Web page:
"Right, right... keep our hands on the steering wheel," they both said at once in bored voices. "Always" I emphasized, trying to keep the emotion out of my voice. "Keep your hands where they can see them. Don't do anything without being asked. Take your registration out of the glove compartment slowly and only when they ask. Please take this seriously. If they ask you for your driver's license you reach for it slowly and tell them what you're doing: "I'm just getting it out of my wallet, Officer."
And remember always address them as Ma'am, Sir or Officer."
"Okay mom."
"This is serious."
"Okay mom."

"Lily?" I pulled myself out of the memory. I grabbed the salsa verde from the refrigerator and sat down at the table with Scottie handing him a plate. "I don''t know if this is helpful, but did I tell you why I started telling them what to do if they got pulled over?"
"I don't think so," she said. "Maybe..."
"It was because of this mom from Miles's school and her son, 'Eric?"
"No, I don't think you told me."

"Okay, so this kid 'Eric' and Miles are the same age. Eric is one those magic teenagers who is good looking, sweet and kind and gets unbelievable grades. Hearing his mom talk about him it is hard not to compare him to my kids. I mean, I try not to compare my children to anyone's else's kids. But ​some people​ make it very challenging, you know what I mean?"

Both Scottie and Lily laughed, "Yeah," said Scottie. "And I know who you're talking about too!"

"Eric," I continued, putting my hand on my hip and adopting a higher voice, "worked all summer and made enough money to pay for his own car insurance. Eric got a humanitarian award from the city for his work with the homeless. Eric got all of his friends to help raise money for a prom ticket for a kid at his school who couldn't afford to go."

Lily was laughing at my mimicry. Scottie smiled as he spooned more salsa on his quesadilla.

"But then one day, a group of us moms were all chatting after a meeting, and she said this, 'Eric got pulled over in his new Audi and argued his way out of ticket. He was actually quite arrogant about it.' She was laughing. I just stared at her in stunned silence.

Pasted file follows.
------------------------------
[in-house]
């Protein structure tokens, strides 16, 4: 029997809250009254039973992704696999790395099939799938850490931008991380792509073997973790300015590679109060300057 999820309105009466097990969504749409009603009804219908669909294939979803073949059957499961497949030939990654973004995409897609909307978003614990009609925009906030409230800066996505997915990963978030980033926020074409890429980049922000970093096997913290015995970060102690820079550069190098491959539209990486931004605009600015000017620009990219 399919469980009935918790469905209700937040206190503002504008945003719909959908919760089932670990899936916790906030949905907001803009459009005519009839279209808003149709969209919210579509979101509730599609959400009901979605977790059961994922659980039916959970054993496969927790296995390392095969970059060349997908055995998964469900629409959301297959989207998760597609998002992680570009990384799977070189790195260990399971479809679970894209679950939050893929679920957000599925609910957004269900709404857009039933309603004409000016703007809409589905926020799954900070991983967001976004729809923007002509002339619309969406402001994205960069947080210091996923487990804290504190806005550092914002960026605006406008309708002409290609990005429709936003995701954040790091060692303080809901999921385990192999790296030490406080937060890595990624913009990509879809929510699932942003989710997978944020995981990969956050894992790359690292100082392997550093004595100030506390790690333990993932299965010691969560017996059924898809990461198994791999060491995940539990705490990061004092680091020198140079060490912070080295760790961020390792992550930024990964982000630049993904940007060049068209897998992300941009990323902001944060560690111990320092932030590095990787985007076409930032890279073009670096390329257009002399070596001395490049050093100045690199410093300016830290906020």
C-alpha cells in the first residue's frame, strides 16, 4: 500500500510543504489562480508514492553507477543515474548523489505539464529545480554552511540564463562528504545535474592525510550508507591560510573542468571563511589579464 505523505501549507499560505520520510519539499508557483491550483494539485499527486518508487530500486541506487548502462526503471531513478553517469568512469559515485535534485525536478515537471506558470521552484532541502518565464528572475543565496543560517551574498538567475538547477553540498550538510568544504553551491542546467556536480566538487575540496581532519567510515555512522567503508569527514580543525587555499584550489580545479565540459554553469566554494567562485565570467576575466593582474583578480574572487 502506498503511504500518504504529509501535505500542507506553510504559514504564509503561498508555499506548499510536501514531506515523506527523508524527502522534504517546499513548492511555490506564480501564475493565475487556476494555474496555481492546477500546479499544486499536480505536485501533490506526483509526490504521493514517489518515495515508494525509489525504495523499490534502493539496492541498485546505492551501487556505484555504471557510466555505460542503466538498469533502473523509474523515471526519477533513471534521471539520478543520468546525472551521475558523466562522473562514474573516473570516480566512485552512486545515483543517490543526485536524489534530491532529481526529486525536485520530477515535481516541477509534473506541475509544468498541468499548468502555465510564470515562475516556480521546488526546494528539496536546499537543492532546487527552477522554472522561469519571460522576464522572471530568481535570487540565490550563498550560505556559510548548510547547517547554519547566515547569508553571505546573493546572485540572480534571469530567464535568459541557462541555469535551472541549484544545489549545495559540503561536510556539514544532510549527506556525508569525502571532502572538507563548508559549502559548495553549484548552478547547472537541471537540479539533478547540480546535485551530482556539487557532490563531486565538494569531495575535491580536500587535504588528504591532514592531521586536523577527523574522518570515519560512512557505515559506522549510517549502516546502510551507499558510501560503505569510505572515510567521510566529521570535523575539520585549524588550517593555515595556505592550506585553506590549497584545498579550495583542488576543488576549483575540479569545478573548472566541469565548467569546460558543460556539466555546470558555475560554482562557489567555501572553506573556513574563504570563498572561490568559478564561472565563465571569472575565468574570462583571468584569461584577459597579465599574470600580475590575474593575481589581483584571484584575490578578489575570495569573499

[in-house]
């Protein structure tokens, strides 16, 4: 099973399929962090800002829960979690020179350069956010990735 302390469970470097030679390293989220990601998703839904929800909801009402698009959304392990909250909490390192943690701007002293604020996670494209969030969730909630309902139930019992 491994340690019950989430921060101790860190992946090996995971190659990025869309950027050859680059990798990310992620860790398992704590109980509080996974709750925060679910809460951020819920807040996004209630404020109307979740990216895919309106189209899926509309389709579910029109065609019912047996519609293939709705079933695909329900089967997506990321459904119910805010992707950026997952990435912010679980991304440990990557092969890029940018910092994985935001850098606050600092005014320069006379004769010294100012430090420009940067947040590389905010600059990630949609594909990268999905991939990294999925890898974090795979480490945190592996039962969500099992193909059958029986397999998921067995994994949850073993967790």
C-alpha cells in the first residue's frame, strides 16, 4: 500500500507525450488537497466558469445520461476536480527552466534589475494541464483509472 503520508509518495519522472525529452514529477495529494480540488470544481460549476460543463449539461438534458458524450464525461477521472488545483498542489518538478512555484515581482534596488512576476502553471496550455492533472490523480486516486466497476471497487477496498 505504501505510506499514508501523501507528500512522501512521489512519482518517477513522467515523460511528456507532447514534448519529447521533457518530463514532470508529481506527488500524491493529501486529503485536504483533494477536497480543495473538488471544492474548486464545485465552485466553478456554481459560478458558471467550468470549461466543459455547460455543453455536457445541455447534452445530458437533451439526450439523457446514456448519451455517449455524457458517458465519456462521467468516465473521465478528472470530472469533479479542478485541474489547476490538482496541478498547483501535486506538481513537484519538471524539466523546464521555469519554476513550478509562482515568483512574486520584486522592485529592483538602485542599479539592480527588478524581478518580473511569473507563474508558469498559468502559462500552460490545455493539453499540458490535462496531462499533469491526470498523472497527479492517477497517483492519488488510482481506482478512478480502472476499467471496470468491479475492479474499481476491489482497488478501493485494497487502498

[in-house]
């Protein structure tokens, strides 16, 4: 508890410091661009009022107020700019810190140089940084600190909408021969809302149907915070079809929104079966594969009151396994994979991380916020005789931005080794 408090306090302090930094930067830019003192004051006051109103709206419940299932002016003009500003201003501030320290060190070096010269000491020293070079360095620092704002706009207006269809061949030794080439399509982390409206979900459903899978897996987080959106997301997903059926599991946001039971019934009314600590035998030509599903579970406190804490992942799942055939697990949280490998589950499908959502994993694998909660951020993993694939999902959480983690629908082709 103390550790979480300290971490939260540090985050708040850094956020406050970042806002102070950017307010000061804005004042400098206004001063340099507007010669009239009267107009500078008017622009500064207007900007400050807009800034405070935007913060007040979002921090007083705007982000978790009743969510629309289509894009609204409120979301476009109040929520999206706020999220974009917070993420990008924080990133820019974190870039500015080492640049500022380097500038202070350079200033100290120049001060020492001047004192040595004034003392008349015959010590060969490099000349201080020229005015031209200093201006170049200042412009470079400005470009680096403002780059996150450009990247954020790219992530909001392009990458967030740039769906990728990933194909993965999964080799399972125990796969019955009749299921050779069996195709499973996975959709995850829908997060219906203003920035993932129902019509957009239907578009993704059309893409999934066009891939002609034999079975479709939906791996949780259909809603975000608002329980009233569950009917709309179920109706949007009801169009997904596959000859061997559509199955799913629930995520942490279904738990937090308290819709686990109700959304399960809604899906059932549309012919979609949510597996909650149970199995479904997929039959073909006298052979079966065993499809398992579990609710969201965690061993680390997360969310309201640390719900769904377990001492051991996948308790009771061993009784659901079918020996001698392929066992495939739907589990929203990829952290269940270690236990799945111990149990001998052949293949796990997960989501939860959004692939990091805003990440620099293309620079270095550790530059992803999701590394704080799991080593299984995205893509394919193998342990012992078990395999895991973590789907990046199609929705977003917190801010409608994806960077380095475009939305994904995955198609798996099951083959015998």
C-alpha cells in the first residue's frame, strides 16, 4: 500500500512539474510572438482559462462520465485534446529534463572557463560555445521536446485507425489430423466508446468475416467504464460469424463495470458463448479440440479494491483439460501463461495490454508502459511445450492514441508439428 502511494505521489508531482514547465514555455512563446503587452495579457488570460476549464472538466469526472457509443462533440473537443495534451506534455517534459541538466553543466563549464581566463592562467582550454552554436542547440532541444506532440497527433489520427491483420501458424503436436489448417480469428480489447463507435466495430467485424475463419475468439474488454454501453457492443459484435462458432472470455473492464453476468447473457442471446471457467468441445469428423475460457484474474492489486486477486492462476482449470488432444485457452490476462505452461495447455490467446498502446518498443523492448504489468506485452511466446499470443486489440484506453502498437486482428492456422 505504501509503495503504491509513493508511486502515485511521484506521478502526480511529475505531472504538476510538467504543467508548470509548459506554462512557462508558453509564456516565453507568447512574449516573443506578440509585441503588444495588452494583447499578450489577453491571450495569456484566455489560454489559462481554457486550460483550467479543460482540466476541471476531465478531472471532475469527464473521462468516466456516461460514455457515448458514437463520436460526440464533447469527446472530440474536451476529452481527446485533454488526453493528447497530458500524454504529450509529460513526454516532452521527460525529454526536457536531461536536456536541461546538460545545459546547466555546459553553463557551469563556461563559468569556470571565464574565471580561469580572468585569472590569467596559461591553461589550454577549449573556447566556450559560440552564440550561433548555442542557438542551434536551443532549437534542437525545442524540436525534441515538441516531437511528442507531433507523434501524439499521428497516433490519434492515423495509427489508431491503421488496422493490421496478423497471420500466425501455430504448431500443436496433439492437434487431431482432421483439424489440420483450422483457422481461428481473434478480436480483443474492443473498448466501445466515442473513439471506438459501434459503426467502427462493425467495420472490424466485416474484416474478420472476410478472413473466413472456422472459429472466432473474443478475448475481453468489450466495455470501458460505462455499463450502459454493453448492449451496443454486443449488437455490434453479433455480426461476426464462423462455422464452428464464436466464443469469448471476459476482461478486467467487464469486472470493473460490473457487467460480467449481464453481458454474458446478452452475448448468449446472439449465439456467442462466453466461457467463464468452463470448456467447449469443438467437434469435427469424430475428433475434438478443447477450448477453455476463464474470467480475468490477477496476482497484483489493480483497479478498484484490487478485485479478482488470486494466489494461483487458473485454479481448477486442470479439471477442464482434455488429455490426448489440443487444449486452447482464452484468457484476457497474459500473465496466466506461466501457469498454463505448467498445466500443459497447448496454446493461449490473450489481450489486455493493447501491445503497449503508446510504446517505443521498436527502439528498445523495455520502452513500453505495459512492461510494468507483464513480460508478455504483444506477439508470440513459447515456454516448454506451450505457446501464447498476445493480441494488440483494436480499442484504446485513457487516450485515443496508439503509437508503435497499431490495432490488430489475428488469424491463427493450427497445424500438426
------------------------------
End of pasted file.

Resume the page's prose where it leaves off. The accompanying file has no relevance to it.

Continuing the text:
'I told him,' she continued, 'that he shouldn't speak that way to police officers, but I was secretly quite proud of him for standing up for himself.'
While other mom's chimed in with stories of their own children's bravery (and audacity), I quietly excused myself, walked outside and closed my eyes. The tears were already forming.
My heart was pounding in my chest with the un-fairness of it all.

And I thought, ​My kids will never be able to do what Eric did...

"It was then, Lily" I said, snapping myself back to the present, "that I started quizzing Miles and Justin about what to do if they got pulled over. As a young, White teenager, maybe Eric could
argue with the police and get away with it. But I'm not willing to take that gamble with Miles and Justin. Whether they're behind the wheel or whether they're a passenger, when those flashing lights appear in the rearview, all bets could be off. So I take every opportunity to tell them the same thing over and over and over, in the hopes that some of it will stick. Like, keep your hands where they can see them."

"Yes!" said Lily, she sounded excited. "That's exactly what I mean. Like I said, no one would have ​ever ​thought to teach me about that. But that was kind of just the beginning," she continued. "Suddenly it was everything. It was the way that people looked at you and Daddy when you were walking down the street holding hands. It was the way people looked at all of our faces one by one when we showed up for a reservation like they were trying to figure out who went with who. People were mostly polite about it, but when I'm with you guys, people don't see me the way they see me here in Stowe, they see me as something else. And that is what I think I'm going to write about. I want to explore what it feels like to be who I am in our family, when we're by ourselves ​and​ when we're out in the world."


I looked at Scott with a look that said "d​o you know how amazing that is?"
He nodded and started validating her experiences with some of his own.
"You remember how when we went rafting and the guides were like,'well we know who's kids are who's here'?
"Right, Daddy," she said. "They always say something. Even if they don't say it out loud, you can just tell what they're thinking."
"Lily," I said. "I think you really found something here. Something that will not only set you apart in the world of college admissions, but something that will set you apart in the world."